06:10 – FIfe votes No and that puts Better Together over the line. Fittingly enough, that's Brown's home town. But that's it now – it's official. The Scottish independence referendum is over. Scotland has rejected independence by a significant margin. After two years of campaigning, Great Britain is staying together.
06:18 – Salmond is making a speech, He thanks Scotland for the votes cast for independence. "We know there is going to be a majority for the No campaign." He says Scotland has decided not "at this stage" to become an independent country. "I accept that verdict of the people and I call on all of Scotland to follow suit".
06.25 – Alex Salmond is standing in front of a huge TV screen which has the unfortunate effect of making him look like a heavily pixellated avatar. "We shall go forward as one nation," he says in a rather lacklustre fashion before leaving the stage looking glum and frankly knackered.
06.30 – He's lost but the fight goes on. Salmond insisted that "all Scots" will demand the greater powers promised to them by Westminster in recent weeks. We'll get a better sense of whether he'll get his way when the prime minister David Cameron speaks in just over half an hour. Downing Street sources say it will be a "very significant statement" which sets out plans for greater devolution to both Scotland and crucially to England and the rest of the UK.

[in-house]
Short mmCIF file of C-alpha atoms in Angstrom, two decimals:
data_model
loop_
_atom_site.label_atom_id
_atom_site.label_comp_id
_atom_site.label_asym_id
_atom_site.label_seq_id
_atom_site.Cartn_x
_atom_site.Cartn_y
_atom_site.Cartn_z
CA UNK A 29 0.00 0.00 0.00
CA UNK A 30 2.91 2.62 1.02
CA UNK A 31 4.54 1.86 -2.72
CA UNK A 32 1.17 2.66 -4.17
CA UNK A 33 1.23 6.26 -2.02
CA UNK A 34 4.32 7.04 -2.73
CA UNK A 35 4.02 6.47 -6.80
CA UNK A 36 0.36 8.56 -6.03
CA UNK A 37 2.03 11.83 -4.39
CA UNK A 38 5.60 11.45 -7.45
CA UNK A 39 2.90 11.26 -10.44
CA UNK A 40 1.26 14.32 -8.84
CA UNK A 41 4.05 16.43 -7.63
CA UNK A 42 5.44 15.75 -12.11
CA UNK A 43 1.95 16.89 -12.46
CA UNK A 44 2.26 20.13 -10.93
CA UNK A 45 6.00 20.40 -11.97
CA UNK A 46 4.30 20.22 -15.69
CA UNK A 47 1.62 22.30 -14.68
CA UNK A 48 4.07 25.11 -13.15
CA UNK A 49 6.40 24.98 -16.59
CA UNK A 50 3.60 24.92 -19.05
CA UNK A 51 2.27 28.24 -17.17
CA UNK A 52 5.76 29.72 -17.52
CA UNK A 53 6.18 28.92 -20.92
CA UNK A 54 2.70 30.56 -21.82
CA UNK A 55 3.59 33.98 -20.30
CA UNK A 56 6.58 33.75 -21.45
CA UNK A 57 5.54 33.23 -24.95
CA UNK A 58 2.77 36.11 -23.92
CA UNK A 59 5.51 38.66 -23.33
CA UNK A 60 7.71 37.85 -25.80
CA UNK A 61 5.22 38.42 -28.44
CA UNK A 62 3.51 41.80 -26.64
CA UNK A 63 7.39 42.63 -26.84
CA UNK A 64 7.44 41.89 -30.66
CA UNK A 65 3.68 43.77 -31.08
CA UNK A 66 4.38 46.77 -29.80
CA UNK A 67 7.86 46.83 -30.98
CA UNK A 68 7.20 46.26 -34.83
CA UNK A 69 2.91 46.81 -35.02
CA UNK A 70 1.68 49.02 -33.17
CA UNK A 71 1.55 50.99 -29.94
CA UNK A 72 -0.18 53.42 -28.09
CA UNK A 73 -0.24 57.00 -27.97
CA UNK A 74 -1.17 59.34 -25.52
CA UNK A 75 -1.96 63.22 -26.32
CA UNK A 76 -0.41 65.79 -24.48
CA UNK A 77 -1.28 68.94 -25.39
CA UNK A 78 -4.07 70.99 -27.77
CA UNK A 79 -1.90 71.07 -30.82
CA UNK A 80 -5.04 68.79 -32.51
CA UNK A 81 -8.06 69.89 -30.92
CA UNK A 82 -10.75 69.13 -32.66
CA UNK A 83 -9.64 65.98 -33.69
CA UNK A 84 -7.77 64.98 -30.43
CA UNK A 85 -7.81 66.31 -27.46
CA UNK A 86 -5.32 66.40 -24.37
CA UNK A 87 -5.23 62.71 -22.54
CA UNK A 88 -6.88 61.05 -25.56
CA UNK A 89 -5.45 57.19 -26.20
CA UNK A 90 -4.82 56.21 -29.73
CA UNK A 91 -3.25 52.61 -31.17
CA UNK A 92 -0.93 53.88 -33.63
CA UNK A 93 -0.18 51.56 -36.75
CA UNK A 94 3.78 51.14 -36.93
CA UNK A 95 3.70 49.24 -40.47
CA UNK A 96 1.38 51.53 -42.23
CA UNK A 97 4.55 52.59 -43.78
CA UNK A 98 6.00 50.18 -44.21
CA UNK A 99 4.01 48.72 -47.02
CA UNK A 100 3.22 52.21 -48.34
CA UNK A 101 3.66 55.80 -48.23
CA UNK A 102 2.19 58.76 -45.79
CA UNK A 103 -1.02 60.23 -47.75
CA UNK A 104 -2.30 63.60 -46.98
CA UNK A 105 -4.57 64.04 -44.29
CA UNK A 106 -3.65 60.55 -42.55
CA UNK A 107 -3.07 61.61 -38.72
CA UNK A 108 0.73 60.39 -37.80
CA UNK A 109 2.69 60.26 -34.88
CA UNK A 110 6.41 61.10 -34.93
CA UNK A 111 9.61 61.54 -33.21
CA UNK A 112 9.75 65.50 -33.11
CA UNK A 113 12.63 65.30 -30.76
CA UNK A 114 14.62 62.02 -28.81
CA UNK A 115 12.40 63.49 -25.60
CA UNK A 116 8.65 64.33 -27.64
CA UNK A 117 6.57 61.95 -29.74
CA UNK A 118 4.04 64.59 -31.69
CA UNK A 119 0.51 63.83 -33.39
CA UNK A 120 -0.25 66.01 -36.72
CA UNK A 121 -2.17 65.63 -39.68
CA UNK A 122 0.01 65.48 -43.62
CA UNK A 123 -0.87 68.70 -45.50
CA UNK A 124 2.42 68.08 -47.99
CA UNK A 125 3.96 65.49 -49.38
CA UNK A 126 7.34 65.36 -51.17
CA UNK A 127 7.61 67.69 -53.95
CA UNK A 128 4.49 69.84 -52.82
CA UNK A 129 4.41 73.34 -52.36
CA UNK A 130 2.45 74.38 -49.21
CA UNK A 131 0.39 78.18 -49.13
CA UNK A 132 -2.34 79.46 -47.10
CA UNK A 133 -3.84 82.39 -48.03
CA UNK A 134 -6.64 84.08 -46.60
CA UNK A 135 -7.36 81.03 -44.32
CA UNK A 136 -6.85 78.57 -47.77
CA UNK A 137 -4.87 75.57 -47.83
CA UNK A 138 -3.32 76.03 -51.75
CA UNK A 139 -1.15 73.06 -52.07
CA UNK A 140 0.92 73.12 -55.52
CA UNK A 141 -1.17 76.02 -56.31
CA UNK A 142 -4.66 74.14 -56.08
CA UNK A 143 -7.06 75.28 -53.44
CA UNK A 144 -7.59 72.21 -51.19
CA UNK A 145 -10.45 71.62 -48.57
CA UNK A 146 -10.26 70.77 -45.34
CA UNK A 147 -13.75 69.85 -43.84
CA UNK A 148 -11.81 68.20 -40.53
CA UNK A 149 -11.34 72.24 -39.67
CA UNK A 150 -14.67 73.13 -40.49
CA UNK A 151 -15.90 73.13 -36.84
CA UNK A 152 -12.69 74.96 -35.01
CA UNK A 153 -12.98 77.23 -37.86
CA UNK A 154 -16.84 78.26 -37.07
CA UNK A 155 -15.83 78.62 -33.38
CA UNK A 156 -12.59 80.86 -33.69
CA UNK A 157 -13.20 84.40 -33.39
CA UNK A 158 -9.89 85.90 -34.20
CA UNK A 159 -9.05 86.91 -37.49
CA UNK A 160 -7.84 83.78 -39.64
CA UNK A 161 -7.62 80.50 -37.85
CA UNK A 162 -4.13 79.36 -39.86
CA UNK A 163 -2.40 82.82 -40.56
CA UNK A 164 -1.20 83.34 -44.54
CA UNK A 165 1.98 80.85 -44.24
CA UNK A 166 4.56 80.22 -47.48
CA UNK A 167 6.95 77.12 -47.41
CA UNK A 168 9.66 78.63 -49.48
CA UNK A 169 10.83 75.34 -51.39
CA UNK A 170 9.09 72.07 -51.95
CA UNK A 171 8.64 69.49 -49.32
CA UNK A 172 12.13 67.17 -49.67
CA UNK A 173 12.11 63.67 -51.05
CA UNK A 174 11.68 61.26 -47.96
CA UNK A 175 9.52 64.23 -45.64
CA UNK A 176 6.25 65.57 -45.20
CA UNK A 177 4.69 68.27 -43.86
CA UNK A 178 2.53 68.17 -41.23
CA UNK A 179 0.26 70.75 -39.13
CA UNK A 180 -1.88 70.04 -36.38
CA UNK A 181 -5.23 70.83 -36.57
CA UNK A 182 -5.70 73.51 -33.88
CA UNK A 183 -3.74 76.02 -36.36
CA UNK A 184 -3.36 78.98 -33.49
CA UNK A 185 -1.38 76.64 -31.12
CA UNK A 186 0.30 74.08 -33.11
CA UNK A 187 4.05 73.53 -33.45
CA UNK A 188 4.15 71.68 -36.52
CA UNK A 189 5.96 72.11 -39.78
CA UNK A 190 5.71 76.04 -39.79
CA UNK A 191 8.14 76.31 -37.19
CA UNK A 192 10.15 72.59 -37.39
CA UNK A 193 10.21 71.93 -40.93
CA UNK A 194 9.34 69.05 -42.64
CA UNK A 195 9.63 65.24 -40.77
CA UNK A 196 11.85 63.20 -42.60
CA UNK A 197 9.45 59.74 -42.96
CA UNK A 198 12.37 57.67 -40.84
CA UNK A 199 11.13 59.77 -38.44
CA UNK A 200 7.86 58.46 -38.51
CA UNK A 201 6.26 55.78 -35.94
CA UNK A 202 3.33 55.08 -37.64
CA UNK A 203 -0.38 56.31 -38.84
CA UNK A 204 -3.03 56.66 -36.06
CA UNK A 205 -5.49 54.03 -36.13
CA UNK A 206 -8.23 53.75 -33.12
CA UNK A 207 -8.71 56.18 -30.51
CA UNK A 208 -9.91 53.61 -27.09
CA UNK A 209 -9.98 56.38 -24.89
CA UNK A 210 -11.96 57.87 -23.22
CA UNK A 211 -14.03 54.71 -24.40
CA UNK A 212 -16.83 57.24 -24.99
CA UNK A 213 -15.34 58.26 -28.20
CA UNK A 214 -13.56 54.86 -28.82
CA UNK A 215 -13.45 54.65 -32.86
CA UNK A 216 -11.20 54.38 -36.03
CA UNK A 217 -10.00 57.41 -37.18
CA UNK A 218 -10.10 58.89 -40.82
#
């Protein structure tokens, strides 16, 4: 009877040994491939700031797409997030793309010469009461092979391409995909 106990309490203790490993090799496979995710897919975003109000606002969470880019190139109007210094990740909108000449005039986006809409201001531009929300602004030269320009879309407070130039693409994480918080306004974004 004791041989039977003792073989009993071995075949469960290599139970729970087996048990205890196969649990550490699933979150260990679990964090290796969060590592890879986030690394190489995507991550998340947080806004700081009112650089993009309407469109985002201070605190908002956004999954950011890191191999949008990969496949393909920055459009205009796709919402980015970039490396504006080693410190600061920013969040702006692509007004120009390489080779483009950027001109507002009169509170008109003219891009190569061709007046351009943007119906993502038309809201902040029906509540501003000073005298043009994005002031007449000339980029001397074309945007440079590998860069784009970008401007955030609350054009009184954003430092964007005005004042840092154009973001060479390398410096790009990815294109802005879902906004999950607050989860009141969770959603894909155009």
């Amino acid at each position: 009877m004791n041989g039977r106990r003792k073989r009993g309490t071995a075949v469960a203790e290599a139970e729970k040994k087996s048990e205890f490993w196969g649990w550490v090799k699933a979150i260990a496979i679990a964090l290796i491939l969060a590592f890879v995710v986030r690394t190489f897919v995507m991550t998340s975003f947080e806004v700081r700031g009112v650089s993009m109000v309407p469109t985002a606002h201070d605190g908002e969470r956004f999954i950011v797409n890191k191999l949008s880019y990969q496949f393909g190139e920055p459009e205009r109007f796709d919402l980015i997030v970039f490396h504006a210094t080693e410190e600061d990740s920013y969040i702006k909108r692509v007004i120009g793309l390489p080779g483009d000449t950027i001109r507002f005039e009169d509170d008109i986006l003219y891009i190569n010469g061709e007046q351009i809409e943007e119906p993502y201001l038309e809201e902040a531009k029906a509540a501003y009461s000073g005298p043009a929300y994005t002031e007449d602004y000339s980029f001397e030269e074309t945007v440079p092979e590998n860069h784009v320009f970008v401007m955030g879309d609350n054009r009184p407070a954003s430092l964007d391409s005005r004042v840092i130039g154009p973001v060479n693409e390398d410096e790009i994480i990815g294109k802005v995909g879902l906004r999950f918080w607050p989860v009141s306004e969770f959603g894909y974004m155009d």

06.40 – An unmistakenly relieved looking Alistair Darling is now speaking. "The silent have spoken" he says cryptically. He insists the unionist parties will follow through on their commitments for greater devolution and promises to work to heal the divisions the referendum campaign has revealed and widened. He defends the negative nature of the 'no' camapign saying they had to highlight the risks of separation "because those risks were real."
07.10- David Cameron is speaking outside Downing Street "The people of Scotland have spoken and the result is clear," he says adding that a defeat would have broken his heart. He defends his decision to hold a referendum saying it would have been wrong to "duck the big decisions". He says there will be a new "balanced" devolution settlement for all of the UK including England. Draft legislation on Scotland will be pulished by January. "The righs of these voters will be protected, defended and enhanced." He gives the clearest indication that there will be new powers for England. "We have heard the voice of Scotland now the millions of voices of England must be heard."